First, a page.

Studies show that the onset of hallucinations and delusions associated with Parkinson’s disease lead to increased nursing home placement as well as higher risk for mortality. It is very challenging for caregivers (often spouses) to manage their loved one when they cannot be convinced that what they are seeing and believing isn’t real. It’s frustrating and taxing for both the people with PD and their loved ones.
Treating Parkinson’s disease hallucinations and delusions
Prior to mid-2016, physicians prescribed dopamine-lowering antipsychotics such quetiapine, clozapine, or risperidone “off-label” (not FDA approved) to try to treat Parkinson’s psychosis. Not surprisingly, this often led to a worsening of the motor and non-motor symptoms in PD patients who already have a dopamine deficiency in their brains.
In May 2016, a new treatment, pimavanserin (Nuplazid), for Parkinson’s hallucinations and delusions became available. Unlike the older antipsychotics, this drug targets the neurotransmitter serotonin (5HT) instead of dopamine.
FDA approval of the drug was based largely on a smallish (199 patient); short (6 weeks); well-designed (randomized, double-blind, placebo-controlled) phase 3 clinical trial that was paid for by the manufacturer of the drug, ACADIA Pharmaceuticals.
In that study, published in the Lancet, Nuplazid reduced hallucinations and delusions as measured by a 9-point Scale for the Assessment of Positive Symptoms (SAPS-PD) by 5·79 points compared with a reduction of 2·73 for the placebo group. Ten patients in the pimavanserin group discontinued the drug because of an adverse event (four due to psychotic disorder or hallucination within 10 days of the start of the study drug) compared with two in the placebo group. Overall, pimavanserin was well tolerated with no significant safety concerns or worsening of motor function, which is an important aspect to those living with and being treated for Parkinson’s disease.
According to a poster presentation at the June 2015 International Congress of Parkinson’s Disease and Movement Disorders, analysis of a pooled sample of 268 patients from North America, Nuplazid showed “highly significant improvement in psychosis compared to placebo on the 9-item SAPS-PD scale (p<0.001).” It also “demonstrated significant improvement on each of the separate hallucinations and delusions domains and also on secondary psychoses measures, including the Clinical Global Impression-Improvement (CGI-I) and the Clinical Global Impression-Severity (CGI-S) scales” [as well as] “significant improvement in nighttime sleep, daytime wakefulness and caregiver burden, representing additional potential clinically impactful benefits.” Another abstract cited in the poster concluded the drug was “well tolerated and had no impairment of motor function.”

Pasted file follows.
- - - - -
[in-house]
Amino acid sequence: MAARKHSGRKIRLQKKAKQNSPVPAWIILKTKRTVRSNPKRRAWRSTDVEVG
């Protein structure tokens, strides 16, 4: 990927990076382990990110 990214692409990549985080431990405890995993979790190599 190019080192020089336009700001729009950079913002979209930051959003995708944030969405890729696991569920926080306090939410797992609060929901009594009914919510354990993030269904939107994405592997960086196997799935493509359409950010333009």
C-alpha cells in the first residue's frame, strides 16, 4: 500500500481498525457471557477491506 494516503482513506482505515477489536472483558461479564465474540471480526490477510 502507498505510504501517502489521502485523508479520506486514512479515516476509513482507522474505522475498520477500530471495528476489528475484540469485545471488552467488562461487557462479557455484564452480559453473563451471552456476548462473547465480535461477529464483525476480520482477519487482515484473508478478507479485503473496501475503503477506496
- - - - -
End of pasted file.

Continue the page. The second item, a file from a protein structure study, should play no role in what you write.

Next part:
It is important to note that the drug’s prescription insert (like all other atypical antipsychotics) carries a black box warning that “elderly patients with dementia-related psychosis treated with antipsychotic drugs are at an increased risk of death.” Phase IV post-marketing studies will be critical to determine if this applies to Nuplazid in particular.
A new drug in the Parkinson’s treatment armamentarium
Although Parkinson’s disease can be devastating, the good news is that in addition to the drugs to treat motor symptoms, we now have a good treatment option for the hallucinations and delusions that can accompany this disease state. In my opinion, going forward, patients with delusions or hallucinations associated with Parkinson’s disease whose symptoms are severe enough to require treatment should preferentially be treated with pimavanserin assuming nonpharmacological interventions have failed and there is no allergy to the drug. If you or a loved one live with Parkinson’s, there is a high chance that you could have accompanying psychiatric symptoms. This is commonly anxiety, but also includes depression, and sometimes psychosis.
If you or a loved one live with Parkinson’s, there is a high chance that you could have non-motor symptoms including psychiatric symptoms, including anxiety, depression, and sometimes psychosis. If you or a loved one have any of these psychiatric symptoms, please tell your internist, neurologist, or psychiatrist. These symptoms are now very treatable and your doctor can help you develop a treatment plan.
Disclaimer: Dr. Kellogg is a consultant on the advisory board to ACADIA Pharmaceuticals which manufactures Nuplazid.
Jason Kellogg, MD
Jason Kellogg, MD is the Chief of Staff at Newport Bay Hospital (a geriatric hospital) in Orange County, CA. Previously, he served two terms as the Chairman of the Department of Neurology and Psychiatry at Hoag Hospital in Newport Beach, California where he was awarded Physician of the Year. Dr. Kellogg is the founder of the Progeny Psychiatric Group, in Irvine and Long Beach, CA. Dr. Kellogg is a consultant on the advisory board to ACADIA Pharmaceuticals, a speaker for Neurocrine Biosciences and Alkermes, and a research investigator for Otsuka Pharmaceutical.